The role of satirists in undermining propaganda and challenging those in power has never been more important than it is in society today. These were the views of some of Africa’s emerging young satirists speaking at the Reimagining Public Opinion and Satire session of the Urban Festival 2020.
Stephen Horn’s Politically Aweh, is a self-funded, volunteer-run platform made up of a collective of professionals producing videos which sum up key news stories in a satirical report format.
The content is what he calls ‘spicy’ — a combination of satire, humour, and reporting the facts. He said The Politically Aweh YouTube channel boasts more than 10,000 subscribers and is a testament to the growing appetite for satire in South Africa. Horn was inspired by Europe and in particular France, which has a “politically aware satirical viewership” and he aims to be part of this growth in South Africa, taking advantage of the current political climate.
Horn and comedian Tyson Ngubeni, who is a contributor to Politically Aweh, were part of the Jamlab Accelerator Programme, which played an integral role in helping them build and create a strategy for the sustainability of the organisation.
Tanzanian cartoonist Masoud Kipanya fashions himself as a protagonist for truth and a catalyst for change. With over 2-million followers on social media, he is one of the most outspoken satirists in his country, something which has led to him being seen by the ruling government as a tool for the opposition.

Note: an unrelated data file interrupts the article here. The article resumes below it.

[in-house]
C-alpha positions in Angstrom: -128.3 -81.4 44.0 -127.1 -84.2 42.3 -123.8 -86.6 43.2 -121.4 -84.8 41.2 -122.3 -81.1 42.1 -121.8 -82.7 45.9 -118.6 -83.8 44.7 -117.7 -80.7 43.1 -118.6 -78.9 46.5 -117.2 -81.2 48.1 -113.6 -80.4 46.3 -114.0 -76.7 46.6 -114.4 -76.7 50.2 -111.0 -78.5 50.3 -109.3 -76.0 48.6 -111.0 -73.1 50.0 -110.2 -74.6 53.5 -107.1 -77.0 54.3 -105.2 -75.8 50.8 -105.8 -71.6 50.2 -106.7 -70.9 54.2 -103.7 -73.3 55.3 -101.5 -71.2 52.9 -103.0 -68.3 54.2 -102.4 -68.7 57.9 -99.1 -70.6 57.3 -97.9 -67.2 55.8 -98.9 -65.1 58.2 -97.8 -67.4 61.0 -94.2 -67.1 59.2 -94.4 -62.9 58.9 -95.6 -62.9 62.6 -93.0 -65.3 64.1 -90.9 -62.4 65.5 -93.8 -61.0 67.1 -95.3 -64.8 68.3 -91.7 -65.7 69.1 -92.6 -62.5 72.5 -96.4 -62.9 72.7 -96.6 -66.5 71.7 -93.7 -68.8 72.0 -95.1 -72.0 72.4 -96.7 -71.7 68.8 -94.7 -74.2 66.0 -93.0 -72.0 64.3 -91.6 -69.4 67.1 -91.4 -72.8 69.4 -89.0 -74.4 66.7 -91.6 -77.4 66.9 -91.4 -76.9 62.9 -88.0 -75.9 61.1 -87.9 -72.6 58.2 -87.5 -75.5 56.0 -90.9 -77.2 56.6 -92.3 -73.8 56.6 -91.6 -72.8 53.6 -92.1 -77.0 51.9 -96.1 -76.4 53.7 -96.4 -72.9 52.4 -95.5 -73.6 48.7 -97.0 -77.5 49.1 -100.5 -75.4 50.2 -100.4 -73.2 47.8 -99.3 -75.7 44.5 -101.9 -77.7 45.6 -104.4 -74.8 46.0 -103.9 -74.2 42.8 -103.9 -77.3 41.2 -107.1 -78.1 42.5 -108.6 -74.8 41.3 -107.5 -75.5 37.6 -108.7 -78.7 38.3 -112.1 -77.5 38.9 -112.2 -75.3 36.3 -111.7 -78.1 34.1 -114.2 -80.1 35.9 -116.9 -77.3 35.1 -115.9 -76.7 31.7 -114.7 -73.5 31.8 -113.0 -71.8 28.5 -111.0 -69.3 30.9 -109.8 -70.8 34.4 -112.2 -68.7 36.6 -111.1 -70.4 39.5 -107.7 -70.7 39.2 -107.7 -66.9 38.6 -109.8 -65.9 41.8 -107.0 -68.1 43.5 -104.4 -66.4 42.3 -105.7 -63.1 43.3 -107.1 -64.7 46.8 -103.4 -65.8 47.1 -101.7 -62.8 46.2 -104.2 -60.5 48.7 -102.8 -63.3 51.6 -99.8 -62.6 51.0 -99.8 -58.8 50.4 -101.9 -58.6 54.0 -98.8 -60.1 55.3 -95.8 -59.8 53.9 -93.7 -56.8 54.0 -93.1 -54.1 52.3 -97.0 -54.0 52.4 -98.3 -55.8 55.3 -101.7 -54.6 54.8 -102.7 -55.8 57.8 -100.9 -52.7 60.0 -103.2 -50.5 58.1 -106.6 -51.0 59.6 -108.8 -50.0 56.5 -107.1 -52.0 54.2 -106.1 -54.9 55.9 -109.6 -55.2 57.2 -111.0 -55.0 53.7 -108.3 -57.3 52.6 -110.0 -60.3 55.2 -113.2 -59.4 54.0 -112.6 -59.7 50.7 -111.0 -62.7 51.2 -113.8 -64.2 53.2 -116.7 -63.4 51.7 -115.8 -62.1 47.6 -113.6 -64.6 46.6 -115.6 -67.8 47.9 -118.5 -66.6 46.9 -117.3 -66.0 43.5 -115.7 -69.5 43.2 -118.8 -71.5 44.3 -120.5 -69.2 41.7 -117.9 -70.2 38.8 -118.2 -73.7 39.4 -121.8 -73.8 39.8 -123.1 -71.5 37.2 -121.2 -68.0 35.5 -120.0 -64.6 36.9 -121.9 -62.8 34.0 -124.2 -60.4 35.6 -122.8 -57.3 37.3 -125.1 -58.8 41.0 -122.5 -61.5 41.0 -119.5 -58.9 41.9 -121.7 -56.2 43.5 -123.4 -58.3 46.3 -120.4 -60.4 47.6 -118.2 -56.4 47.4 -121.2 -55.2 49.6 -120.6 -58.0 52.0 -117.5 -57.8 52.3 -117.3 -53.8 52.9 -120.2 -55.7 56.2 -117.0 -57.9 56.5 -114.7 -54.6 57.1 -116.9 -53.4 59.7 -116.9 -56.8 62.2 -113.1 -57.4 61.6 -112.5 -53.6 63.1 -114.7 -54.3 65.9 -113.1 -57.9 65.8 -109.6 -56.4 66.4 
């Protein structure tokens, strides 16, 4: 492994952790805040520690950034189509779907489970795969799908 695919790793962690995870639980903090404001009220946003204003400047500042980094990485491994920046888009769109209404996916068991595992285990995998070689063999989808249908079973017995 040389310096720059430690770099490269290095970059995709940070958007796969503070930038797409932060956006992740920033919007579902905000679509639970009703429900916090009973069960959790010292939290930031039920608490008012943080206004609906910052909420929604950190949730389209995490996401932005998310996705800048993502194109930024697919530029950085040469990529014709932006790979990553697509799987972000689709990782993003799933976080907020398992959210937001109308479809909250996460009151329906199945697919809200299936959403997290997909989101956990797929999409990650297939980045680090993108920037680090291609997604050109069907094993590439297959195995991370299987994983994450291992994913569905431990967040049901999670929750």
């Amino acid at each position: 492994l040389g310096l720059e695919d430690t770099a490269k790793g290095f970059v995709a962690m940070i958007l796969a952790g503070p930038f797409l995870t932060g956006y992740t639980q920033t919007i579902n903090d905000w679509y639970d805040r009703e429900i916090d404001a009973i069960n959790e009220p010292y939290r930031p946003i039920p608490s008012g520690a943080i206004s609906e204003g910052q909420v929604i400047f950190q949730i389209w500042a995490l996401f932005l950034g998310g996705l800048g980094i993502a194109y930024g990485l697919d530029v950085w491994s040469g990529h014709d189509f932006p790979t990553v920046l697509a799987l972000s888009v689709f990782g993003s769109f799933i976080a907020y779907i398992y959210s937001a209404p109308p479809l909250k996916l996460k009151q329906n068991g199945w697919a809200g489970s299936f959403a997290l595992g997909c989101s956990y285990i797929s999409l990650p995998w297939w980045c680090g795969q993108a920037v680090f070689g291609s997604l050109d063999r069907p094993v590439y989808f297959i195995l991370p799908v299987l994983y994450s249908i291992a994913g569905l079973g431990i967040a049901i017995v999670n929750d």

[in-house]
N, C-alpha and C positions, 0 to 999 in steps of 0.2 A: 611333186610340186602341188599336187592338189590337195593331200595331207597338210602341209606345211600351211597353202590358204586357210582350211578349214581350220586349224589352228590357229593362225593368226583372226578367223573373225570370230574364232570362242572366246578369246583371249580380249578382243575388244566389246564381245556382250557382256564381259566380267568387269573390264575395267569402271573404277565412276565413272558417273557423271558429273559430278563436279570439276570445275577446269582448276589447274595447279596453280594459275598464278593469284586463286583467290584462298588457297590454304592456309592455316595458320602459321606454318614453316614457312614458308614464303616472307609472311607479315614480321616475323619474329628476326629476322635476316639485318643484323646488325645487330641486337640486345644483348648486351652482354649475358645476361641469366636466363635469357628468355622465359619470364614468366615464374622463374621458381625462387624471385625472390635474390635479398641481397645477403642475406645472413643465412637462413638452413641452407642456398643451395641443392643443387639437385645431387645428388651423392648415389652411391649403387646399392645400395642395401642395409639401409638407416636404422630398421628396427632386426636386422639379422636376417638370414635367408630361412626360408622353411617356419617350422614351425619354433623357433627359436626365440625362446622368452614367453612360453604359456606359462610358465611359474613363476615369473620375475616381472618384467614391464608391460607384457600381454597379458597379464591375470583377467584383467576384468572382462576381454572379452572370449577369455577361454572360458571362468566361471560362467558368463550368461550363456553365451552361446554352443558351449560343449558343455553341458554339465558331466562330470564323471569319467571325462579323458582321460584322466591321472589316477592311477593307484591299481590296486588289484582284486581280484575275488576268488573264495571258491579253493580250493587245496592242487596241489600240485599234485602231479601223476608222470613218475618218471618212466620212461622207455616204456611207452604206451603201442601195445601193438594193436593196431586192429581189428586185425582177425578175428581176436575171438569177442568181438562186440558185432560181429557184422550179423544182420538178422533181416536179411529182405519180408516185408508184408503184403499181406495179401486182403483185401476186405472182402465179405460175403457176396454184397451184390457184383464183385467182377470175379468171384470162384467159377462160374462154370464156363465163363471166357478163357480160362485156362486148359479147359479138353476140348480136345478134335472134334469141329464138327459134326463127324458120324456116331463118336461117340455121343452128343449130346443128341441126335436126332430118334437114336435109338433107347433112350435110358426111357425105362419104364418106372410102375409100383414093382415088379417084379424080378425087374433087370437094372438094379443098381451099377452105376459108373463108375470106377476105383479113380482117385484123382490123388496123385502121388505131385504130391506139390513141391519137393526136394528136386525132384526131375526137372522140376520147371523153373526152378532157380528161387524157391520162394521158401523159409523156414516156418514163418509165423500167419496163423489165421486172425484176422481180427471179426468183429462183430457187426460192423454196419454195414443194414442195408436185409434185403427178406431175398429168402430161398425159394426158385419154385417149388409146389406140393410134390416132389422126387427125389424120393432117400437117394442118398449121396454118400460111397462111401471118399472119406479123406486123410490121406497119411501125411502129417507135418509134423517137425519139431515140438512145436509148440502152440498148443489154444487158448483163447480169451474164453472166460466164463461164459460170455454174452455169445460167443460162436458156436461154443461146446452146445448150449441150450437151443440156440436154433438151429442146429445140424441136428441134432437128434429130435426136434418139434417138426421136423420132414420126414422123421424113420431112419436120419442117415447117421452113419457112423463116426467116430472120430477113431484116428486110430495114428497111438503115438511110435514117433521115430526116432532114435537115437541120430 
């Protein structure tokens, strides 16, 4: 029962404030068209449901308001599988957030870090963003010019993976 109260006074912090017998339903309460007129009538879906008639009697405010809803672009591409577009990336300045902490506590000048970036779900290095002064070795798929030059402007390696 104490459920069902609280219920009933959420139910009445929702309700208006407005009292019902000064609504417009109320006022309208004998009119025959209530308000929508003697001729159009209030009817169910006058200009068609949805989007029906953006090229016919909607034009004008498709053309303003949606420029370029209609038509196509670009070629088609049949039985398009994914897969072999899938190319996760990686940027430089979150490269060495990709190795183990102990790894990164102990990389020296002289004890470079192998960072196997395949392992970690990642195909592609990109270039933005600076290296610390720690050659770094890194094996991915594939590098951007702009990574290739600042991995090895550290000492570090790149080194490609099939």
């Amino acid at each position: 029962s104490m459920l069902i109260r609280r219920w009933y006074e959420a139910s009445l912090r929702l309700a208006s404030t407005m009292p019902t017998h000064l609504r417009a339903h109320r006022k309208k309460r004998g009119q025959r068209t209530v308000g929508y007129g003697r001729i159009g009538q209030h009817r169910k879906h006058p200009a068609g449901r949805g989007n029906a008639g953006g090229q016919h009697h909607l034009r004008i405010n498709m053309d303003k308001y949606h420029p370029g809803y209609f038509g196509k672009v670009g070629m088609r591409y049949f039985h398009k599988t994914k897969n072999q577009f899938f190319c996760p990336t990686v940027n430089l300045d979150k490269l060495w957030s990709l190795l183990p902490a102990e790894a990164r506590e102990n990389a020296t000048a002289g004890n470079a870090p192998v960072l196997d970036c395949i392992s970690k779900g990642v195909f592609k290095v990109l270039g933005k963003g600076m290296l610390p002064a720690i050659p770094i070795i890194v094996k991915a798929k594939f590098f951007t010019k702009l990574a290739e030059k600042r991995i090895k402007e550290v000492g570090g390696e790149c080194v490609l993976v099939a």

“Being a cartoonist is more about how you think than how you draw”
His career began in 1989 when Tanzania was a single-party state and all the country’s broadcasters belonged to the government which meant political commentary simply “glorified the system”. He went on to launch a weekly tabloid featuring only political cartoons, adding that being a cartoonist is more about how you think than how you draw.
He said his cartoons were meant to spark conversations and move people to take charge of their lives by speaking out against injustice. “My cartoons are a reminder to the youth,” he said. “Politics can turn a generation from good to bad.”
Zimbabwe’s Magamba TV uses satire to speak truth to power as well as to laugh at power and the incredulity of what is happening in the country. “It’s comic relief packaged in a way that everyday Zimbabweans can relate to,” said satirist Tafadzwa Tseisi.
Zimbabwe’s youth are disillusioned and Magamba TV is a form of creative activism to expose the truth and a tool to fight state propaganda. Building the platform had not come without challenges, and Tseisi revealed how the organisation had been raided, their equipment seized, and how they had been arrested on baseless charges. But it has been worth the risk, he said.
The organisation is now focused on building a school of satire and wants to focus on becoming the launch pad of prominent female satirists.
This article was originally published by Jamlab